If you consider yourself a “left-brain” or a “right-brain” person, have experienced a “senior moment,” you may have been influenced by often-repeated myths about the human brain.
Neurological researchers have expanded their understanding of how our brains work, upending some old beliefs. Researchers have uncovered facts that can help everyone understand more about how their brains do – and don’t – work.
Here are seven common myths about brains and the scientific evidence that dispels them:
1. You only use 10 percent of your brain.
Researchers have traced this myth back to 1907, when multiple sources pushed the idea that everyone could improve themselves if they only used their brains. Repeated throughout the past century, the myth became belief. Numerous scientific studies, in part due to the rise of modern brain scans, show that no area of the brain is completely inactive. No researcher has found that missing 90 percent. According to an article in Scientific American, “Although it’s true that at any given moment all of the brain’s regions are not concurrently firing, brain researchers using imaging technology have shown that, like the body’s muscles, most are continually active over a 24-hour period.”
2. Brain function declines as you age.
It’s not a myth that some cognitive skills slow down as people age, but the good news is that aging also improves your brain function in some ways. There’s a difference in brain function between fluid intelligence, which refers to logical and creative thinking and problem-solving, and crystallized intelligence, which refers to facts and data and skills that can be measured on a standardized test. Older brains sometimes process things more slowly, researchers have found, and many older people experience an occasional moment of memory loss, which impacts crystallized intelligence. But neurologists and other experts have found positive impacts of aging, too. For example, researchers have found that older people have increased problem-solving skills and do things like make better financial choices than younger people. Other studies find that older adults are more likely to focus on positive thoughts than younger people—which can lessen symptoms associated with depressions—have sharper reasoning skills and bigger vocabularies, and are more in control of their emotions.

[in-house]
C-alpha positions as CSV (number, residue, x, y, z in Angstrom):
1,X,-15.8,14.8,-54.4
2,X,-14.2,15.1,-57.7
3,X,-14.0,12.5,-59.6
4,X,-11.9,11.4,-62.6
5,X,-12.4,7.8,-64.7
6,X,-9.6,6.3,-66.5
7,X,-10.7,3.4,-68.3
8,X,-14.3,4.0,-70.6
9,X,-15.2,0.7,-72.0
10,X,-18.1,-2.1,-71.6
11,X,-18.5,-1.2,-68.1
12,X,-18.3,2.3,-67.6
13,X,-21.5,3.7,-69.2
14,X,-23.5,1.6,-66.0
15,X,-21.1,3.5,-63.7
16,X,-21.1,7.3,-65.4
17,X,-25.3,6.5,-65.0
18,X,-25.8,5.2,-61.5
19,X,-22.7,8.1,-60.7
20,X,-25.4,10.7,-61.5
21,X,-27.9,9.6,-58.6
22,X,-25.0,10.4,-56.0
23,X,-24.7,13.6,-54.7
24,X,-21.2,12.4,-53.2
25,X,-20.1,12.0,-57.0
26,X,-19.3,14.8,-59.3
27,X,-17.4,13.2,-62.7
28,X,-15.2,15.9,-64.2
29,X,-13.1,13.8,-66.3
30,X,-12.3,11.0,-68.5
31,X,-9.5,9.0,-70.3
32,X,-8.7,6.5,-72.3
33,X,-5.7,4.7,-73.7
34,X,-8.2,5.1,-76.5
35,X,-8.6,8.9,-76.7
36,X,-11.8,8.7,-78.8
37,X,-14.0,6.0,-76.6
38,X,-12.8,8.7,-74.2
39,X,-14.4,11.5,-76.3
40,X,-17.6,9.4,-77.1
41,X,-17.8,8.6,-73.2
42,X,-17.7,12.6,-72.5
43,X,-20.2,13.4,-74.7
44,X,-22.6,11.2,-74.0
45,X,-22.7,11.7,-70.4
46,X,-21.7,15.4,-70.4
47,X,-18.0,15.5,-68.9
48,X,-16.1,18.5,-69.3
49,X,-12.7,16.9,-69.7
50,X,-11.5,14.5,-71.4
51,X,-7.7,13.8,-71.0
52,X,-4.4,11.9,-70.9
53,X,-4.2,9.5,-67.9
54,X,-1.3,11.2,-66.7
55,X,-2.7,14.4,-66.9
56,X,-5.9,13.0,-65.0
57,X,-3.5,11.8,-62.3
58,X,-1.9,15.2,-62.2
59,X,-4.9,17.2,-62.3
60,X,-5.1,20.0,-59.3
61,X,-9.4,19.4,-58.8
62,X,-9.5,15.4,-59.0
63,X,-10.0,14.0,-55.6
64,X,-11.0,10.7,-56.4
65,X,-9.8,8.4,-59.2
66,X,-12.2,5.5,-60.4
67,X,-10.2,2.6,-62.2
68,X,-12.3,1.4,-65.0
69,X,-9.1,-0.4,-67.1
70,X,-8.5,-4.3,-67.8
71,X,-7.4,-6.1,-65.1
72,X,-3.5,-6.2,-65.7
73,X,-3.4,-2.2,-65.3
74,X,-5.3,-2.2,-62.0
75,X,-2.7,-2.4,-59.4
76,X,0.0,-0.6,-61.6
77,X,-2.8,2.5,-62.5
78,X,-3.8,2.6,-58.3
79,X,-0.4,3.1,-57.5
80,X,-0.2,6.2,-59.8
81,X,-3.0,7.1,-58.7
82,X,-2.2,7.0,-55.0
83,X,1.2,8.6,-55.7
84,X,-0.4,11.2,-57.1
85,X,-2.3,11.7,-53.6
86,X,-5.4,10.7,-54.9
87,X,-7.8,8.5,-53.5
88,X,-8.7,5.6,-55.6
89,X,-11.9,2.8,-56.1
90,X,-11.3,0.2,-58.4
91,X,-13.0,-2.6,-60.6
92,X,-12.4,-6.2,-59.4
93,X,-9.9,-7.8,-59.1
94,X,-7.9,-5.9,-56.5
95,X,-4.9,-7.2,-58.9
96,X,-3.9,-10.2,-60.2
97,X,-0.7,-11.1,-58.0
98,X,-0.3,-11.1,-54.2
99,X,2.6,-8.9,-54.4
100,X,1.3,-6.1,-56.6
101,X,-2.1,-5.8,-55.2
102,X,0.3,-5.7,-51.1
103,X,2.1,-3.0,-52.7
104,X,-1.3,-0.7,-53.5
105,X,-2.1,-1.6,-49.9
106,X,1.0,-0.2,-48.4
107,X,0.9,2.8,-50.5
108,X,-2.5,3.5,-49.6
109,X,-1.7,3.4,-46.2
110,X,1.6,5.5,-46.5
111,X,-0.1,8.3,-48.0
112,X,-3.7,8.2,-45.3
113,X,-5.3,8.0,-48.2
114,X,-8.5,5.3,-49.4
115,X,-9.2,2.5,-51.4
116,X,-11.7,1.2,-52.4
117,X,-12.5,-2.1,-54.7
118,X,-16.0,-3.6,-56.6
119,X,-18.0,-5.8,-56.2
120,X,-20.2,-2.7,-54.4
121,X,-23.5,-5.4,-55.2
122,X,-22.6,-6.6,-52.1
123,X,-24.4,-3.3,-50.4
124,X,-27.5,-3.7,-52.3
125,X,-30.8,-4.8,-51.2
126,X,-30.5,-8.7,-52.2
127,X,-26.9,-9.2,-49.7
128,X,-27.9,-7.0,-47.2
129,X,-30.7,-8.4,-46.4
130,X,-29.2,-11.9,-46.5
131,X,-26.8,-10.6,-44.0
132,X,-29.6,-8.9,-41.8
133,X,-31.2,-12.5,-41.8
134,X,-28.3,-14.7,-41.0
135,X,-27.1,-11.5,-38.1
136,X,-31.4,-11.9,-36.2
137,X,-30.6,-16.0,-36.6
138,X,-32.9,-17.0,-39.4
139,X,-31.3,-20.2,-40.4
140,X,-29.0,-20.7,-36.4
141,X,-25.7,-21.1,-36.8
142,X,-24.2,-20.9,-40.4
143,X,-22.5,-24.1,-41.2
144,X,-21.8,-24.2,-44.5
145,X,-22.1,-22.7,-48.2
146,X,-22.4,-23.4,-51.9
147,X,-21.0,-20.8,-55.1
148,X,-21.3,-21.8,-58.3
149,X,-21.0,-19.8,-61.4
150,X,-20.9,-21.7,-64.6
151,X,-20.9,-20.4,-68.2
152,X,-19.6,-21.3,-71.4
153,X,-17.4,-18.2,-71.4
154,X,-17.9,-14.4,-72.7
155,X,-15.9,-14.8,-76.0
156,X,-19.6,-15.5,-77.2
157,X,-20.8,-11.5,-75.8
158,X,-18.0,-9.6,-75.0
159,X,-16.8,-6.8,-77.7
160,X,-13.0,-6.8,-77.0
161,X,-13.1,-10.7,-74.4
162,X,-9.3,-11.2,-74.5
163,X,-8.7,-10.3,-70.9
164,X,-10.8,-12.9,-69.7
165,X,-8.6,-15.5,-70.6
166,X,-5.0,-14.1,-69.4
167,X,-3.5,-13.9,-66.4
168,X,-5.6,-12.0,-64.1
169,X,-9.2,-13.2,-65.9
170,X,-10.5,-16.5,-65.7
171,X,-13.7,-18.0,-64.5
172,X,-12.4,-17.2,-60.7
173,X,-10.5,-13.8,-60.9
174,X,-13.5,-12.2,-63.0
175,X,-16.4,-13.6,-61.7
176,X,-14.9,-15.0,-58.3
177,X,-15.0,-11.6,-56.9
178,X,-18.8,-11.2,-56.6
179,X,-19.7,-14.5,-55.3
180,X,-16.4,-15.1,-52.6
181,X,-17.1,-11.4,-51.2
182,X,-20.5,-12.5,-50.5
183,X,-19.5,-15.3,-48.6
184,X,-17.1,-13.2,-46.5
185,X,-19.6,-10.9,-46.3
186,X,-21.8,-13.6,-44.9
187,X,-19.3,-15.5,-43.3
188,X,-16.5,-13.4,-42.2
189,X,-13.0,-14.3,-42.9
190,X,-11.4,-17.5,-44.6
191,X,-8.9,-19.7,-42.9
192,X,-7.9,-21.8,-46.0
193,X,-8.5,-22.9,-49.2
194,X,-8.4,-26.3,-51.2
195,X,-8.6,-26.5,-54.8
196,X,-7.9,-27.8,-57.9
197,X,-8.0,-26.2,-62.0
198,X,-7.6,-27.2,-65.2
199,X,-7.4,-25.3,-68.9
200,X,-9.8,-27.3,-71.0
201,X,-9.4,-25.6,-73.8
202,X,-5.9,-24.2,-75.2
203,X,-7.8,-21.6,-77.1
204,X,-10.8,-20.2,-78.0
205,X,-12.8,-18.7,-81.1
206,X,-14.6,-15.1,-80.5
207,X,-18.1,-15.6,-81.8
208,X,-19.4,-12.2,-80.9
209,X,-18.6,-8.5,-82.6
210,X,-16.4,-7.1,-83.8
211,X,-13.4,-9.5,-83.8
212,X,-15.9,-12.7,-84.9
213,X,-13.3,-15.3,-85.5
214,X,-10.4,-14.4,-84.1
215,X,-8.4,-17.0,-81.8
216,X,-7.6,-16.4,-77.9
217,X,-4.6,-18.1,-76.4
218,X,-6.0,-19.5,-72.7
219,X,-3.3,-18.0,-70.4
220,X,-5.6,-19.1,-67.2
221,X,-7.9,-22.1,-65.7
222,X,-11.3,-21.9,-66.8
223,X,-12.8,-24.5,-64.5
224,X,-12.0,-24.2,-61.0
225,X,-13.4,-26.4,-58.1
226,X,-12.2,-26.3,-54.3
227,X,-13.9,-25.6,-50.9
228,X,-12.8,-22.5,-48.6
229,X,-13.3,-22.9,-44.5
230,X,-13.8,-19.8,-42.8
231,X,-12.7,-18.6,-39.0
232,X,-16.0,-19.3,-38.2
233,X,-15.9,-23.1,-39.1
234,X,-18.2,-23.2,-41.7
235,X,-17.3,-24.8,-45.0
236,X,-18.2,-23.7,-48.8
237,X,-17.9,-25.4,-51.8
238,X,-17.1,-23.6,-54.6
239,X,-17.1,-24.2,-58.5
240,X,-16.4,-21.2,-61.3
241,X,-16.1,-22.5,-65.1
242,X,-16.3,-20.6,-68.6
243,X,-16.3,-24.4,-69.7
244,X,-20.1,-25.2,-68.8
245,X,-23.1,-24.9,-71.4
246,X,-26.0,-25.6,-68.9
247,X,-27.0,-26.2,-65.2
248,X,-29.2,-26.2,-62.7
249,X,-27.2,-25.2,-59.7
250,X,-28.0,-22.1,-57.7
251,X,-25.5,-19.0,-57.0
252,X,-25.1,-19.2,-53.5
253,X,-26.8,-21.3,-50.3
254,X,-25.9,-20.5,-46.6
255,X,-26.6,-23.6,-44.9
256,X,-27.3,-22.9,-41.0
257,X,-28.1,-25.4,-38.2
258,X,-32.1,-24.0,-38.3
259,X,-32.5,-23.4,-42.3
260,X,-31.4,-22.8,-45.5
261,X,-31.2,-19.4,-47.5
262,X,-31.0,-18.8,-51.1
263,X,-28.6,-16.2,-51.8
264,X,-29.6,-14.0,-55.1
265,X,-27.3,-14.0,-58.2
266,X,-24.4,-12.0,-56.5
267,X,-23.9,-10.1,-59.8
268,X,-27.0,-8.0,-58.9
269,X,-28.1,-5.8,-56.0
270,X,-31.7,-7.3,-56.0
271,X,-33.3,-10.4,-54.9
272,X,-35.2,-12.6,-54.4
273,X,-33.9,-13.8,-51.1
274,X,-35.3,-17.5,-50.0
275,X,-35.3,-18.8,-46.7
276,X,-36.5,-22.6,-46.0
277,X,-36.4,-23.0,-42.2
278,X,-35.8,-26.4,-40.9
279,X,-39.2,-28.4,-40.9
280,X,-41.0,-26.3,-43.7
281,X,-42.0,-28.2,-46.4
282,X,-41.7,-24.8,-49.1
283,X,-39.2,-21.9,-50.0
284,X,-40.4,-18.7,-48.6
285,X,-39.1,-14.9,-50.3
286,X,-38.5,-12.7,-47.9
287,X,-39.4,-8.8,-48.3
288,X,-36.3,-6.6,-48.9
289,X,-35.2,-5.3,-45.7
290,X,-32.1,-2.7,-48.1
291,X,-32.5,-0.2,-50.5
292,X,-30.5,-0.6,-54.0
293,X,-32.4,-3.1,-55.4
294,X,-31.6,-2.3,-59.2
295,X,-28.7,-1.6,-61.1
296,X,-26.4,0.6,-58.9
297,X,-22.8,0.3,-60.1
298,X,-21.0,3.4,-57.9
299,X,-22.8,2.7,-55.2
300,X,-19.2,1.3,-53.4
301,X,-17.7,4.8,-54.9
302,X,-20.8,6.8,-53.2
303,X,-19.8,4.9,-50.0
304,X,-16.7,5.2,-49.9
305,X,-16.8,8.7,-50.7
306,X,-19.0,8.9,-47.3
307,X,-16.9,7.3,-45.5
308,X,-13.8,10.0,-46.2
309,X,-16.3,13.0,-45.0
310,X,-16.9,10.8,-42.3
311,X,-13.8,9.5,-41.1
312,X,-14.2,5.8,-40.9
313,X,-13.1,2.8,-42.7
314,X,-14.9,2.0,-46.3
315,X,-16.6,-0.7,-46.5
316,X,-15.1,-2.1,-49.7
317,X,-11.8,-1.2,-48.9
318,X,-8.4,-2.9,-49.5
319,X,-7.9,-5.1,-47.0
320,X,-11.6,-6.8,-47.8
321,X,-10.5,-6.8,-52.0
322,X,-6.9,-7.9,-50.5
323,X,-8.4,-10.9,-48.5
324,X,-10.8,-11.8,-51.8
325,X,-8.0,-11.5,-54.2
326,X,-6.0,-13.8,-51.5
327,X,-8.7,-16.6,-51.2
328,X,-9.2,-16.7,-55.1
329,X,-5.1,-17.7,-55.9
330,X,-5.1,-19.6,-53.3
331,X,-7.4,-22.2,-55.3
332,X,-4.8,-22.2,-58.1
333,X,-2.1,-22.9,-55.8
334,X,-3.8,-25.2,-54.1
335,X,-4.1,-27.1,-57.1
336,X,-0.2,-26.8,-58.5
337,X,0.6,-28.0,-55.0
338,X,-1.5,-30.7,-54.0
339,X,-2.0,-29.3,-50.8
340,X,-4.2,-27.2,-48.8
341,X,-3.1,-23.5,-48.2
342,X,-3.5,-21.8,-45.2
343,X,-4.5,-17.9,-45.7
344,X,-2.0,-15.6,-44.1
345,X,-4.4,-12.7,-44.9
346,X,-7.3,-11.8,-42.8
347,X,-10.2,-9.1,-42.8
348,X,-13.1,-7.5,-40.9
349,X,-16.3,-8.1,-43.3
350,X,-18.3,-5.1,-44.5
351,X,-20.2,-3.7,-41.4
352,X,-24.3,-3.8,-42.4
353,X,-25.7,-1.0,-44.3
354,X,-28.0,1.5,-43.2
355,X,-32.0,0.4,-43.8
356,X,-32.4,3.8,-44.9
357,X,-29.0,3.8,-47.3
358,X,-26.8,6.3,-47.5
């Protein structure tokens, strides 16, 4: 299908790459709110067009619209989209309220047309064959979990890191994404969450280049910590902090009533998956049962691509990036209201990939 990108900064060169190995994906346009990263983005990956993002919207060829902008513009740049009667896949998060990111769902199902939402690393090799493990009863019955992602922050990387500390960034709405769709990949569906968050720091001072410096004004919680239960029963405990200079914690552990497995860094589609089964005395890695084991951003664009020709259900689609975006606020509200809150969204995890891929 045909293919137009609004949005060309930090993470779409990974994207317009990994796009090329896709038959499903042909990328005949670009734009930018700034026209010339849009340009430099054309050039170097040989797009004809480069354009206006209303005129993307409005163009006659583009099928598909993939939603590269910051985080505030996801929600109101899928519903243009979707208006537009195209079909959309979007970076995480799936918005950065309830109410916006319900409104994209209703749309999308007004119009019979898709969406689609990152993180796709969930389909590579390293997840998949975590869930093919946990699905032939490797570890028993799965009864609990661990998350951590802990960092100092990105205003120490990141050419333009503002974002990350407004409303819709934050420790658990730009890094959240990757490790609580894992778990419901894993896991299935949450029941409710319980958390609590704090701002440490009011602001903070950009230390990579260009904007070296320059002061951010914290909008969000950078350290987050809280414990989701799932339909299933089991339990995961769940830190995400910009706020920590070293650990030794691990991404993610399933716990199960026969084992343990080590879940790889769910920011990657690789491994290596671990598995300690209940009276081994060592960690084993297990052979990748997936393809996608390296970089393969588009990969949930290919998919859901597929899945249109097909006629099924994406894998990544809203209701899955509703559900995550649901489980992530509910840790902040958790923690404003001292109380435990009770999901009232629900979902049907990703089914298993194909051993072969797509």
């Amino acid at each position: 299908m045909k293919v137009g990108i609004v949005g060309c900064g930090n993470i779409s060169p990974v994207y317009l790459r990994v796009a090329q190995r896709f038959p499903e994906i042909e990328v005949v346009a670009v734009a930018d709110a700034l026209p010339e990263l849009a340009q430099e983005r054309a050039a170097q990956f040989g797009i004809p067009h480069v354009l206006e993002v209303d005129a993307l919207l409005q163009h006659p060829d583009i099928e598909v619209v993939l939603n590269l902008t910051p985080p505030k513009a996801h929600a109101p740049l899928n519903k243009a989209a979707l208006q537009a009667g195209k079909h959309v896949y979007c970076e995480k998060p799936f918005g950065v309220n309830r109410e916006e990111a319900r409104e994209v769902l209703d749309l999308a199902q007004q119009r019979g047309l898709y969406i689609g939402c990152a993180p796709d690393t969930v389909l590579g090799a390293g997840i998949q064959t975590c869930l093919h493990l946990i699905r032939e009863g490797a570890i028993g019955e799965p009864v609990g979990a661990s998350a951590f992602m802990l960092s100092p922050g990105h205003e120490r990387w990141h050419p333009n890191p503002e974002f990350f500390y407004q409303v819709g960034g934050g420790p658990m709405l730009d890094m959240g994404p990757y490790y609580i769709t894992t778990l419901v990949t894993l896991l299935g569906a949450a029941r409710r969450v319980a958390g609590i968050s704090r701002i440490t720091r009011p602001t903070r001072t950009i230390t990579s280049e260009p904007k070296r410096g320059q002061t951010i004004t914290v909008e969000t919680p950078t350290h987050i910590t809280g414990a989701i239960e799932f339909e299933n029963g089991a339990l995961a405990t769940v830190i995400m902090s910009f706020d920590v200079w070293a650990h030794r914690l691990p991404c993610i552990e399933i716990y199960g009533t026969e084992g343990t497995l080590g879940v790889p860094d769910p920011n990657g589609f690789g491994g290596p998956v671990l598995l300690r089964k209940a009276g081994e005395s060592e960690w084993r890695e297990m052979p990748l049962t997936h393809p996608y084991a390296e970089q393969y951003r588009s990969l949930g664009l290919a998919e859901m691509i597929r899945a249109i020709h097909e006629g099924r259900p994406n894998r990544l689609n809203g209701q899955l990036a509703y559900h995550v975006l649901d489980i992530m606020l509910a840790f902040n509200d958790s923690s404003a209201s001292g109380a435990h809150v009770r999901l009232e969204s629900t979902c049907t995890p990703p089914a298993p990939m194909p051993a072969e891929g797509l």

3. The brains of men and women are innately different.
While there are certainly examples of men and women reacting in different ways to the same information, these differences are not entirely evidences by physical differences in the brain. Research has found that although some physical brain features (such as gray matter and nerve pathways) are found more often in one sex than the other, some are found in both, and most people have a mix of brain features. Researchers in one study found that only about six in every 100 people had features consistently associated with a single sex. The study also found evidence that sex differences in the brain are influenced by your family, your culture, and your life experiences. “When your brain processes the same signals over and over, those networks will get stronger, like working out a muscle,” WebMD notes. “So even if male and female brains start out similar, they may become different over time as boys and girls are treated differently with different expectations.”